The dynamic response is calculated from the excitation by the fluctuating loads of the bearings fixing the housing, which are caused by the dynamic response of the housing, a response node was created at the weak point on the housing.
To examine the analytical results according to the size of the reducedorder models of the housing, analytical models were constructed by varying the number of dominant substructural modes contained in the reducedorder model. For the smallest reducedorder model, three dominant modes are contained in the model. For a relatively large model, 20 and 40 dominant modes are contained in the model. Fig. 4
3.2 Reducedorder model
The reducedorder model of the housing produced by the CraigBampton method was extracted in the gearbox model. The reduced mass and stiffness matrices were constructed by Eq. 7 and the extracted reducedorder models are shown in Fig. 57. Fig. 6
As shown in the figures, the sizes of the dominant substructure submatrix in the constructed reducedorder model are 3 × 3, 20 × 20, and 40 × 40, respectively, depending on the number of dominant substructural modes contained in each reducedorder model. As the housing is fixed to six bearings and each bearing node has six degrees of freedom in the x, y, z axis and rotation direction, the boundary submatrix size is 36 × 36. Finally, the size of the coupled submatrix is a combination of the number of dominant modes and the number of boundary conditions.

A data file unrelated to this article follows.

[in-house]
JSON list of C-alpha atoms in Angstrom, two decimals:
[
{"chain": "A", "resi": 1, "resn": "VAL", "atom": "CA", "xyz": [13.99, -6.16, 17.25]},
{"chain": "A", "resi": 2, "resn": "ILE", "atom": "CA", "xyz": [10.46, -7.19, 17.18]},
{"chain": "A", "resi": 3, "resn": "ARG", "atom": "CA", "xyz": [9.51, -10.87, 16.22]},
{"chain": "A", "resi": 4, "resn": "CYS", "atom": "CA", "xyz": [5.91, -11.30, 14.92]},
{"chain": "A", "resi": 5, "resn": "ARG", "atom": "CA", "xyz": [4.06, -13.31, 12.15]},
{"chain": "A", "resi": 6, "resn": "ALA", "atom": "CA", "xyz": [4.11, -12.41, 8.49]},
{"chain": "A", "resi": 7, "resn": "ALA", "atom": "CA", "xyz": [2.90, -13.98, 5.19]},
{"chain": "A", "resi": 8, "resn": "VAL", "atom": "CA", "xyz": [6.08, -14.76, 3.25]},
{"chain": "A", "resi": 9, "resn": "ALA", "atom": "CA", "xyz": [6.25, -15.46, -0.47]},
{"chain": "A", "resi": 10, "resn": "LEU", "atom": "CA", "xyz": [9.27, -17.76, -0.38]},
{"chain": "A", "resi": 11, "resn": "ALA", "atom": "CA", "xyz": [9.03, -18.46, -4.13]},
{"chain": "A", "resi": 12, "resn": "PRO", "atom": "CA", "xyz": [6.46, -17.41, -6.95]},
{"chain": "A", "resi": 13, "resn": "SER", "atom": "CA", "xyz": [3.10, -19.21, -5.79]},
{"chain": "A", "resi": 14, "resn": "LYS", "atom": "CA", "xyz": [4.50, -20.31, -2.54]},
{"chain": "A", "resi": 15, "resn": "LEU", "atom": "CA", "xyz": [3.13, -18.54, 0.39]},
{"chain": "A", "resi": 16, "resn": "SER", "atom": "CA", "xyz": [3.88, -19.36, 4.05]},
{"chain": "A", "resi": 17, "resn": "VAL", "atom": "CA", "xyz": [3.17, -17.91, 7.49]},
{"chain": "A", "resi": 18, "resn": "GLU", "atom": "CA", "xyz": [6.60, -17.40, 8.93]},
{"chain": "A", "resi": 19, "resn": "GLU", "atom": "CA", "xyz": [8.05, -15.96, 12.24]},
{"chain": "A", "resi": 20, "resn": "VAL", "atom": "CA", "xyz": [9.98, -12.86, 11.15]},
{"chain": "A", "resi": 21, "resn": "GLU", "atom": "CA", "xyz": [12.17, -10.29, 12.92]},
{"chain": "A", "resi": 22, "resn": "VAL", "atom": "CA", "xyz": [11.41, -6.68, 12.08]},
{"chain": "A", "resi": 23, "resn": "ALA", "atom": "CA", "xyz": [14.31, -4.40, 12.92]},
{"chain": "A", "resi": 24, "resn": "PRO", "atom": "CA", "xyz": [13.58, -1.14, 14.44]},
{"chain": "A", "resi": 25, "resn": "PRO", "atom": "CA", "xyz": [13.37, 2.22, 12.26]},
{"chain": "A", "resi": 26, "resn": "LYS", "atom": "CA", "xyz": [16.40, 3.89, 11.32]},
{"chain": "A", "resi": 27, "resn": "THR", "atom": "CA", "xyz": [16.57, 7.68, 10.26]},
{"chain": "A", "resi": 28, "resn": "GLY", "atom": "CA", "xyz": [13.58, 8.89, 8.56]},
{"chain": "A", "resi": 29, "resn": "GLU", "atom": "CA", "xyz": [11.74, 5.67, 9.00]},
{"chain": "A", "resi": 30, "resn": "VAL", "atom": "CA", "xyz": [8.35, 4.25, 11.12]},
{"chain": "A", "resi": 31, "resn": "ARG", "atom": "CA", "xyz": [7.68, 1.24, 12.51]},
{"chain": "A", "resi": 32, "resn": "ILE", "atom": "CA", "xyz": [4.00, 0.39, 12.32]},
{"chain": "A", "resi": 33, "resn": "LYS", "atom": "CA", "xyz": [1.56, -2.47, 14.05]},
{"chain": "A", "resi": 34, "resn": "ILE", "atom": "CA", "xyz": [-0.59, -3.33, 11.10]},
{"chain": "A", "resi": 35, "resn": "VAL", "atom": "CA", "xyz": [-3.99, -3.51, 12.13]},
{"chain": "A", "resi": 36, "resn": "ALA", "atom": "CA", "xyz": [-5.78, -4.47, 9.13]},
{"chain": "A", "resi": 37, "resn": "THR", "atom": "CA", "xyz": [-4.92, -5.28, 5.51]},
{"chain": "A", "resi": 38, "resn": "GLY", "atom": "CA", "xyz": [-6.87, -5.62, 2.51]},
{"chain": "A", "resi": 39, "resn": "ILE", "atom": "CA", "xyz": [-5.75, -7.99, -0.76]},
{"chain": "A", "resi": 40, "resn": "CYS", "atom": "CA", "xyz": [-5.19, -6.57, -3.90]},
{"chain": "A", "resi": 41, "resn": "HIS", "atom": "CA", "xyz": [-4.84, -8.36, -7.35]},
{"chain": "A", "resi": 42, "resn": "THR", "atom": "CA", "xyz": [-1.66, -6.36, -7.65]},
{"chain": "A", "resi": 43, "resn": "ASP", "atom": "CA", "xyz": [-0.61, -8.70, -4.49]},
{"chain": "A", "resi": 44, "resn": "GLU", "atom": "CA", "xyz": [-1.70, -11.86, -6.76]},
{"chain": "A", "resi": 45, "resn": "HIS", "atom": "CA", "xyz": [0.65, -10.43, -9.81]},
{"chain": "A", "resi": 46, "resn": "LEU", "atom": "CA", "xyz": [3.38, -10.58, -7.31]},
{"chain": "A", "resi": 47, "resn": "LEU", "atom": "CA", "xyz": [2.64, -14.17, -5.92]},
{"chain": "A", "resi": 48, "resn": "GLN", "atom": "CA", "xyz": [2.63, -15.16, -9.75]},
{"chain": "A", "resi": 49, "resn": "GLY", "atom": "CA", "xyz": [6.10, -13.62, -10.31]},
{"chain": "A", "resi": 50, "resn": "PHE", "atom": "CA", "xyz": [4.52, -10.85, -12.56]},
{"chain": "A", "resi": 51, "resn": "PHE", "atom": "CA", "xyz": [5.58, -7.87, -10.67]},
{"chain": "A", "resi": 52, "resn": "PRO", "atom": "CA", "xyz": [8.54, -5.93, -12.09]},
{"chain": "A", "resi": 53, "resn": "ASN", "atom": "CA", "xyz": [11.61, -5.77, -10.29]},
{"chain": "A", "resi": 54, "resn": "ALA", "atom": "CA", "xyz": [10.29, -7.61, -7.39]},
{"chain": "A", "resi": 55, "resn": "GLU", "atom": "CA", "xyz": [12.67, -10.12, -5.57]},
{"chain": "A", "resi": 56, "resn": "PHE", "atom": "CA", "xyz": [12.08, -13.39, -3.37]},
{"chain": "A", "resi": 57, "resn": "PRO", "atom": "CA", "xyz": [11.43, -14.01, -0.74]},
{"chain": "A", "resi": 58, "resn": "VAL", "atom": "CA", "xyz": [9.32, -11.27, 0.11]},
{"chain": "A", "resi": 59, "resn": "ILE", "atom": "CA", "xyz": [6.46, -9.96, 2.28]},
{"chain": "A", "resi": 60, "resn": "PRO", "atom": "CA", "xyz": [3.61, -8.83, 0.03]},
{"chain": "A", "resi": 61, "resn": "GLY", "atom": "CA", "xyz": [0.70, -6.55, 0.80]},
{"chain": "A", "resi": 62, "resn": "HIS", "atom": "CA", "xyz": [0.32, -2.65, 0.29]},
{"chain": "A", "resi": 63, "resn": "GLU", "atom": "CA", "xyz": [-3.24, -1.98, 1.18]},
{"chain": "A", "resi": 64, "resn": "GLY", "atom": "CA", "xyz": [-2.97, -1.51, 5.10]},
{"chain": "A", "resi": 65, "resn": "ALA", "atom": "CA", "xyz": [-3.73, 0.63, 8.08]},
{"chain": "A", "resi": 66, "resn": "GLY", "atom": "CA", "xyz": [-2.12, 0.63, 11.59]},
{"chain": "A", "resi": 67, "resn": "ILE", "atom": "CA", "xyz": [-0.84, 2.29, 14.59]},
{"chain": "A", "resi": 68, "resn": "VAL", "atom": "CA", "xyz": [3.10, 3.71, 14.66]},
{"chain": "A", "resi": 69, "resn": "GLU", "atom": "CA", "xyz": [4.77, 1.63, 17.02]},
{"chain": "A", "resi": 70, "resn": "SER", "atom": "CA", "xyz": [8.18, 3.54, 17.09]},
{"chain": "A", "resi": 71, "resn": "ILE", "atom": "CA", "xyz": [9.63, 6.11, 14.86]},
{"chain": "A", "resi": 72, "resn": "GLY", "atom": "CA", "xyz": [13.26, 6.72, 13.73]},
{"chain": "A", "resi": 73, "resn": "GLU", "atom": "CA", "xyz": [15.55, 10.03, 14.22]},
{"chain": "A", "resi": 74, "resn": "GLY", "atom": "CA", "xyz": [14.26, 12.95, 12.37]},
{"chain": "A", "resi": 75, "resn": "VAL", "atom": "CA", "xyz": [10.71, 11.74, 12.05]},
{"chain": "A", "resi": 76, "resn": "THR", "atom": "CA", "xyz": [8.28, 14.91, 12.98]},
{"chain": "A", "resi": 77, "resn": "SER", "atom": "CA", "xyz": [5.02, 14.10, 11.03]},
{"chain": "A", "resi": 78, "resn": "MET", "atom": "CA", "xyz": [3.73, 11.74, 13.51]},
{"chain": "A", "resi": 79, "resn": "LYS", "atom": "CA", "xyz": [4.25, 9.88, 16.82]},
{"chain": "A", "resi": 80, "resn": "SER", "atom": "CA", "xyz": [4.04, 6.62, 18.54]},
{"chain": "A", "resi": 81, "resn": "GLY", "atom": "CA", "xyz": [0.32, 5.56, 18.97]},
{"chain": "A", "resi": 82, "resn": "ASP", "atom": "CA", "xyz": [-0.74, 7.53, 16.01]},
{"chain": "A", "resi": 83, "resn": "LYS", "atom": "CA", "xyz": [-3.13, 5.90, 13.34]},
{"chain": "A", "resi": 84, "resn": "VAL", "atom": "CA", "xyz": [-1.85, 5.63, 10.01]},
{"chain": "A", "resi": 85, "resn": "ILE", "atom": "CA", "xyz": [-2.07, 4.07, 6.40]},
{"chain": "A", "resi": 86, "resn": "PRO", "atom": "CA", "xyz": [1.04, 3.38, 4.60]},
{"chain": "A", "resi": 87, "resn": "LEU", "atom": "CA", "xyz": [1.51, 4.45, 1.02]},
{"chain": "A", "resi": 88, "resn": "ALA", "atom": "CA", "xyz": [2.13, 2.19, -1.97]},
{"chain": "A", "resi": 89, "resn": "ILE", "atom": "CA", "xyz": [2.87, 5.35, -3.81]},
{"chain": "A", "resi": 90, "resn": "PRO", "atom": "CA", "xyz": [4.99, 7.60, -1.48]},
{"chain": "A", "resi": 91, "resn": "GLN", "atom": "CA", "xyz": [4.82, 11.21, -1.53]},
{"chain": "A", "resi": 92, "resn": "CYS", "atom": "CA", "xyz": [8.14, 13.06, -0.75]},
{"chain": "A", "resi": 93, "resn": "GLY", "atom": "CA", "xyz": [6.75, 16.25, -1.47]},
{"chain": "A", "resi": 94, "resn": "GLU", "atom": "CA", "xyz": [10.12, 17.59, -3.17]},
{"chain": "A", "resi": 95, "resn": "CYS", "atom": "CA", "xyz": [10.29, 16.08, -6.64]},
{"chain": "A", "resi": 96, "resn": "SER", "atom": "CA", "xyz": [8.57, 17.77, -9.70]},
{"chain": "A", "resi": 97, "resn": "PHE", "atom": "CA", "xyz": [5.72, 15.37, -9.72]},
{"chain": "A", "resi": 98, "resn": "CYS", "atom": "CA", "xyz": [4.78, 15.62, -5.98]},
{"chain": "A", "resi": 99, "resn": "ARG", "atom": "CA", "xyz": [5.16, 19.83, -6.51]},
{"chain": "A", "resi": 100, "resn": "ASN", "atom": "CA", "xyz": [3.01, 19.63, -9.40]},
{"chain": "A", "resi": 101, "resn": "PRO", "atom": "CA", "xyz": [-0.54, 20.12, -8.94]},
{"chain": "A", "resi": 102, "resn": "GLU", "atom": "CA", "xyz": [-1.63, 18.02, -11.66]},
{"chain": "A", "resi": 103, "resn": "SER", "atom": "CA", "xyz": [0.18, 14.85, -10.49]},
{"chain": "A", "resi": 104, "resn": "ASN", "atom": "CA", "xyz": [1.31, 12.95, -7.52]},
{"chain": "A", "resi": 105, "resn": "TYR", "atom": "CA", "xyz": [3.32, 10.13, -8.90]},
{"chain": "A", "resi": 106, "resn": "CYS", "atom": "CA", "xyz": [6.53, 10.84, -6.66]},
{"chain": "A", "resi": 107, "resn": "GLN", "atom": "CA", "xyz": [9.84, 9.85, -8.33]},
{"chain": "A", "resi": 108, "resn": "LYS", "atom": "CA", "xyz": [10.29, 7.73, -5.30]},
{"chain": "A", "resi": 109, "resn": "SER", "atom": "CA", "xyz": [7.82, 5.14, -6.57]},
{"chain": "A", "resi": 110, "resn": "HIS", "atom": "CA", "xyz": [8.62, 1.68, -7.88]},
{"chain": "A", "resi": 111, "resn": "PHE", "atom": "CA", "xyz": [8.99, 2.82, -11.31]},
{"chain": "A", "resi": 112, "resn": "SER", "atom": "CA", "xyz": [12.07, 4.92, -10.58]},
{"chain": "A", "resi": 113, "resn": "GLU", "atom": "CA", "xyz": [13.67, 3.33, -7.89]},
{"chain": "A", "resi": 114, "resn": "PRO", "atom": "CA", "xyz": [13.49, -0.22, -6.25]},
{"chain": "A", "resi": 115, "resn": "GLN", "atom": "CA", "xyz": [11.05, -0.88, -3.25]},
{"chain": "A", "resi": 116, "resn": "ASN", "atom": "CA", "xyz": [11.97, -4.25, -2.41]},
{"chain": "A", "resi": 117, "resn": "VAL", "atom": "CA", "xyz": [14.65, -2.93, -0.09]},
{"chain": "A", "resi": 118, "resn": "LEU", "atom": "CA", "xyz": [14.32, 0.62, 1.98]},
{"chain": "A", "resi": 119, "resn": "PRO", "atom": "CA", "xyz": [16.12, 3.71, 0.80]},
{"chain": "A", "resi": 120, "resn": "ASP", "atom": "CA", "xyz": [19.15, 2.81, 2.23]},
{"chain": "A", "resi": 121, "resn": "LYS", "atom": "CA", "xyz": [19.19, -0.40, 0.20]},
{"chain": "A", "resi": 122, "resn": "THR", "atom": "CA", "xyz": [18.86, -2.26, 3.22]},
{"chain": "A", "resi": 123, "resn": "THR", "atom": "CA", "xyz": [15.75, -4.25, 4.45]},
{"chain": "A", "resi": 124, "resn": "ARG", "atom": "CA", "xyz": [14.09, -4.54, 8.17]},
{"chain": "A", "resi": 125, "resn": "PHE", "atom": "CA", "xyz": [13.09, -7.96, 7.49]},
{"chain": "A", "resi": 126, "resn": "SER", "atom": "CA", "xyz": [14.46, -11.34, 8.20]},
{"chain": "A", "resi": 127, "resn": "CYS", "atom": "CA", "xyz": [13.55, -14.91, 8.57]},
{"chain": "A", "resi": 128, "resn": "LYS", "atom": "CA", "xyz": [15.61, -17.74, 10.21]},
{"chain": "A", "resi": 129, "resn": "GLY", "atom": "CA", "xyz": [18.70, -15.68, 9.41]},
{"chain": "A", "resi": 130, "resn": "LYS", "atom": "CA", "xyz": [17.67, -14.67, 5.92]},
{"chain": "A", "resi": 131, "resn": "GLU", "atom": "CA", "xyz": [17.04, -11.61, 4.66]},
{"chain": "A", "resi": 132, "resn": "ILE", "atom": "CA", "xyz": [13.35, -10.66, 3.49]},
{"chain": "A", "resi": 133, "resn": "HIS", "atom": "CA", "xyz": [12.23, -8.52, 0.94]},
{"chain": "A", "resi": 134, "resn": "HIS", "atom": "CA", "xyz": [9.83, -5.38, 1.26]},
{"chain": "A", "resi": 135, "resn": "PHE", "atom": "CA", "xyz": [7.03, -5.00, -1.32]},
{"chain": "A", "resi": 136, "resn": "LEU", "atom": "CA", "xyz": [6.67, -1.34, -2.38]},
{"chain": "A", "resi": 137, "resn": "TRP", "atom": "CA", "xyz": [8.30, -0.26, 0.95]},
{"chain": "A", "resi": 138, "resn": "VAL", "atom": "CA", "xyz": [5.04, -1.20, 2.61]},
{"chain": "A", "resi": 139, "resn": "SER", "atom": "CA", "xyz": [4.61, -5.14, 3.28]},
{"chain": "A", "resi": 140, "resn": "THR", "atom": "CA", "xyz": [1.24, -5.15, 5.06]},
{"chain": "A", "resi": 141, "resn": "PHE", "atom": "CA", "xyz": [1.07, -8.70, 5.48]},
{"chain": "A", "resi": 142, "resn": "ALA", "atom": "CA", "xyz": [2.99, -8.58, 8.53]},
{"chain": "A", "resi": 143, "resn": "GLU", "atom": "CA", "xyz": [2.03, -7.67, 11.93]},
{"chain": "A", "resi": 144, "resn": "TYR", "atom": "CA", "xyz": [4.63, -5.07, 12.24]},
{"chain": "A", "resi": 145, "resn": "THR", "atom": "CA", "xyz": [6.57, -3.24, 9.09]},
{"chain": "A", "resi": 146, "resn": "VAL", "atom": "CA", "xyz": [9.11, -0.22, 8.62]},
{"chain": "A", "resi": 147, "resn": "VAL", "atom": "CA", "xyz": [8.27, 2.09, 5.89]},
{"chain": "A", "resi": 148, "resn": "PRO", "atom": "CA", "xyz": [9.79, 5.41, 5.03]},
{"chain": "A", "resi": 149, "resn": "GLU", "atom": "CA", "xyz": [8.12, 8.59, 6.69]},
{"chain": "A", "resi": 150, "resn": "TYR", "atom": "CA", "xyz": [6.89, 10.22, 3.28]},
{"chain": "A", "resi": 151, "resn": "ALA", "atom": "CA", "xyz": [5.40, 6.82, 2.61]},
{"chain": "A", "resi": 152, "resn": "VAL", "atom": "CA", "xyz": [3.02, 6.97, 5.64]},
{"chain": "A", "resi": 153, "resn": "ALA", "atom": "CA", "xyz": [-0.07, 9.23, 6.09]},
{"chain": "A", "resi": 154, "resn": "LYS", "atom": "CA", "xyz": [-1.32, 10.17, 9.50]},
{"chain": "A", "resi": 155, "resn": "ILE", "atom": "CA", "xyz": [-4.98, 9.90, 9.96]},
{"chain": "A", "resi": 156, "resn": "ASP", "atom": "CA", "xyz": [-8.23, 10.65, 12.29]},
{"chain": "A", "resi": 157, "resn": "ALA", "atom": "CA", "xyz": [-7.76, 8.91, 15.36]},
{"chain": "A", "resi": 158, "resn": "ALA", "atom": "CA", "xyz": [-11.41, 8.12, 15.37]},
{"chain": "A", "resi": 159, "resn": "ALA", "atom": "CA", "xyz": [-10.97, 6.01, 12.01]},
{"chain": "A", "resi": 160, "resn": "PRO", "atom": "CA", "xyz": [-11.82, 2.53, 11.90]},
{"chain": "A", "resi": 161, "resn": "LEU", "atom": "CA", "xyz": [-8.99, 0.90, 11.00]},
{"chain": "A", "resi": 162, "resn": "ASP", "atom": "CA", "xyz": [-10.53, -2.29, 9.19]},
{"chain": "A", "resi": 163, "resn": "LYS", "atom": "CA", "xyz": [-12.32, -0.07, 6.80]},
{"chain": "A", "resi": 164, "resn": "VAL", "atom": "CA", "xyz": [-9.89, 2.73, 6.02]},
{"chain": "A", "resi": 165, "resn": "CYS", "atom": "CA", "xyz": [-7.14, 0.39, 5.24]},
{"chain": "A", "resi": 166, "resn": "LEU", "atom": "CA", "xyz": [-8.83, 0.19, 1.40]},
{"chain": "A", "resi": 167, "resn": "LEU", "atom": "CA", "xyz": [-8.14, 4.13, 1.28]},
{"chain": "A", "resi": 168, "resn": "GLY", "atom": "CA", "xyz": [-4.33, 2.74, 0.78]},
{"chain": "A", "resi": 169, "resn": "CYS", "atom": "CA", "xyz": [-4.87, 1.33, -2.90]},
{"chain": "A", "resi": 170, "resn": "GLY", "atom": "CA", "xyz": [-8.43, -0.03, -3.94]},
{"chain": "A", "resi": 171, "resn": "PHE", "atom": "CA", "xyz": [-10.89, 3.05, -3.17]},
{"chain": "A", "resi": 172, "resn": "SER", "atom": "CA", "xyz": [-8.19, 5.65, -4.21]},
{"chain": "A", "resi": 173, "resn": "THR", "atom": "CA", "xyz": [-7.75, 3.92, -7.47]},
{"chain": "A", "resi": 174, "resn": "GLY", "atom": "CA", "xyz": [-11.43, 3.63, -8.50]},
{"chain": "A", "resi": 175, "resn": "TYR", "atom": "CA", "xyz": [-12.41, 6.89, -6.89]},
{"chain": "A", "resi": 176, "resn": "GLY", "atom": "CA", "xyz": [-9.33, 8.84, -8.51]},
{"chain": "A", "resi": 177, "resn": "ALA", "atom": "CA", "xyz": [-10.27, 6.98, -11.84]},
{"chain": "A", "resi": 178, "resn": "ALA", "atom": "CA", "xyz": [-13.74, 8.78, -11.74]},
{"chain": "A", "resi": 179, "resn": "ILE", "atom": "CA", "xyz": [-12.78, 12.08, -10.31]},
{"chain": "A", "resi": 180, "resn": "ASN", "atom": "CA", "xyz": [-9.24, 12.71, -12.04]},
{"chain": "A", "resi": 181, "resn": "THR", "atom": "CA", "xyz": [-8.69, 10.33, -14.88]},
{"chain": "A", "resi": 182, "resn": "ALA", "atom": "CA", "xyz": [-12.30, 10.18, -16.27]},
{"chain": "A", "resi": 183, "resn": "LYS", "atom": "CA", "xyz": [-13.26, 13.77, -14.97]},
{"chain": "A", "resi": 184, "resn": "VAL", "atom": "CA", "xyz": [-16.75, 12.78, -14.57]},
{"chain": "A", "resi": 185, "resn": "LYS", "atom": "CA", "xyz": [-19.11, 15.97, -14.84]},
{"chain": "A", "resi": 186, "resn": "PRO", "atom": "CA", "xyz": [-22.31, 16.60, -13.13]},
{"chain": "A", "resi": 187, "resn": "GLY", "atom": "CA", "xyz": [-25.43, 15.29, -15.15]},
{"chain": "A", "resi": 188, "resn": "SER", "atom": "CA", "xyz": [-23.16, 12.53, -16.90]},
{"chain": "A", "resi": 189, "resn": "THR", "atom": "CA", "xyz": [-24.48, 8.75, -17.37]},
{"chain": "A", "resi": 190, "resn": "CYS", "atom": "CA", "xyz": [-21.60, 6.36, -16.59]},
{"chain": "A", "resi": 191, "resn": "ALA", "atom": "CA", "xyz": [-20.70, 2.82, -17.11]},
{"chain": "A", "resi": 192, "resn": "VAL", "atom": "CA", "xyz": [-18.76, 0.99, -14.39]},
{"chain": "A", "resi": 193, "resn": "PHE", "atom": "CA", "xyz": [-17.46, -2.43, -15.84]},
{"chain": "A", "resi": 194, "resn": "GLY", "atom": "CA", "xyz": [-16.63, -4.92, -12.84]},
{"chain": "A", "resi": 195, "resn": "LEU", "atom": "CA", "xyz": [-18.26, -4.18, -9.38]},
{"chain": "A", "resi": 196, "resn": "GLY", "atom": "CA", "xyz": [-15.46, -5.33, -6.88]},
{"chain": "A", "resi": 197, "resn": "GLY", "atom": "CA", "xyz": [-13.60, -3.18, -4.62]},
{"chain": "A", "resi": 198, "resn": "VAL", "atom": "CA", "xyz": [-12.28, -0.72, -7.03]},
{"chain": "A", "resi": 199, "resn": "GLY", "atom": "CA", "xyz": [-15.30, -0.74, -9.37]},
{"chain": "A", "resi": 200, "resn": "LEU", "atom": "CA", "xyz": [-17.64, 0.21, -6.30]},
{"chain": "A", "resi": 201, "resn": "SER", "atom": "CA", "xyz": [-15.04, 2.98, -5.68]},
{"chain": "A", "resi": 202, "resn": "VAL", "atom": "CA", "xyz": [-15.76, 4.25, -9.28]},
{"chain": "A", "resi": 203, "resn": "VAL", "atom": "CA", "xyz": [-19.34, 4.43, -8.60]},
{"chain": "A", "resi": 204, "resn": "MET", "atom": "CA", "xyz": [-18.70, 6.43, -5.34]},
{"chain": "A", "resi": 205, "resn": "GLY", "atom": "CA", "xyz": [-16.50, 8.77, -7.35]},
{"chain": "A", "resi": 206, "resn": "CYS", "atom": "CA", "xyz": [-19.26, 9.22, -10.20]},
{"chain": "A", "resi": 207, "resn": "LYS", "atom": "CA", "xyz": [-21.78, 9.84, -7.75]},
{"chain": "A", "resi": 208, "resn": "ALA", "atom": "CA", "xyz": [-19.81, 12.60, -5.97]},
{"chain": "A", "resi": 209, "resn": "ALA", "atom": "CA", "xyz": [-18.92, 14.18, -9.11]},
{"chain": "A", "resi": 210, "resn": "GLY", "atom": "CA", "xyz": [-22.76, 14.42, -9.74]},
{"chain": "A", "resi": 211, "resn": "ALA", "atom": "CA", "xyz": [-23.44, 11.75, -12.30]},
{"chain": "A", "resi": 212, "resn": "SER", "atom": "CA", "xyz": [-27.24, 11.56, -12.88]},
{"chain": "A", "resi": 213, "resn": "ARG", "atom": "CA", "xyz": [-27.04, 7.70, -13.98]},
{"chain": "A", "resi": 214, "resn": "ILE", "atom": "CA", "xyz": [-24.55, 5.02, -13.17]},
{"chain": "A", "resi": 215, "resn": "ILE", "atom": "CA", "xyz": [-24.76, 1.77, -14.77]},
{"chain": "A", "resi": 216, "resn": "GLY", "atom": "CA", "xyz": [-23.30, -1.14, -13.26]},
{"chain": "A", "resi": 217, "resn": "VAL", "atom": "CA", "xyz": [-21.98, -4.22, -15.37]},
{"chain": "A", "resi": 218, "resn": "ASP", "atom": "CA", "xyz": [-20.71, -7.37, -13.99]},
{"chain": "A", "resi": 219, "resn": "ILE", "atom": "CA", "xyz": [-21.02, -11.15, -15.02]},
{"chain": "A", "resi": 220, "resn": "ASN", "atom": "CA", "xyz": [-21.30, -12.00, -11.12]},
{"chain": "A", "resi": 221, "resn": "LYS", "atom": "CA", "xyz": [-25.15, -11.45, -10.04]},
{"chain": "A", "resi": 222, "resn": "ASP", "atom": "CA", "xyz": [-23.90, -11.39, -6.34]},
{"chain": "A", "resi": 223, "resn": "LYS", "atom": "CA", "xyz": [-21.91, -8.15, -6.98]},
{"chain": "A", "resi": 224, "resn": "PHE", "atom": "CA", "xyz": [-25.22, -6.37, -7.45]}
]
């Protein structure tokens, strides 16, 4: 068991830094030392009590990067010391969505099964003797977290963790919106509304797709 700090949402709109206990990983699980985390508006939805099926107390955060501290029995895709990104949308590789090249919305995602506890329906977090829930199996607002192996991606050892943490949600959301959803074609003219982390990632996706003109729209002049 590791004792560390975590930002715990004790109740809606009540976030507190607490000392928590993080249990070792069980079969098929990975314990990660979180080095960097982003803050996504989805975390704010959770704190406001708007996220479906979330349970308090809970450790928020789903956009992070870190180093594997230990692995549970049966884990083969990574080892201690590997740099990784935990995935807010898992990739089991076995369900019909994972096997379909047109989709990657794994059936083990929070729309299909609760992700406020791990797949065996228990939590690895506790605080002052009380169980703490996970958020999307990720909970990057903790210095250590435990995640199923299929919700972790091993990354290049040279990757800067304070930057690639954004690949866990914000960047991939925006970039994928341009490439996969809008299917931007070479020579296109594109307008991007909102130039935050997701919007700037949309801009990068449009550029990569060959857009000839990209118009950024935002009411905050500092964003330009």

3.3 Analysis results
3.3.1 Dynamic characteristic results
Through the constructed reducedorder model, the natural frequency of the housing according to the order of mode was analyzed with the eigenvalue problem described above.
The calculation results show that the natural frequency results differ according to the number of dominant substructural modes contained in the reducedorder model. Because the component mode synthesis is a method that generates a reducedorder model that approximates an original finite element model by using the dominant substructural modes, it can be predicted that the result would represent a similar result to the original finite element model as the contained number of dominant modes becomes larger.
In this study, the model with the greatest number of dominant substructural modes is a model that contains 40 dominant modes. After assuming the result of the dynamic characteristic analysis of the model containing 40 dominant modes is the result of the original finite element model, the relative natural frequency error is compared with the result of the analysis of the model containing fewer dominant modes. As shown in Fig. 78, in lowerorder mode, models with 3 and 20 dominant modes show low error rates of less than 1%. However, it can be seen that the relative natural frequency error rate of the model with three dominant modes in the higher order increases sharply compared with the model containing the 20 dominant modes. Through the analysis results, it is confirmed that a sufficient number of substructures corresponding to the target order of mode should be contained in the reducedorder model in order to analyze the housing natural frequency of the higherorder mode through the dynamic characteristic analysis.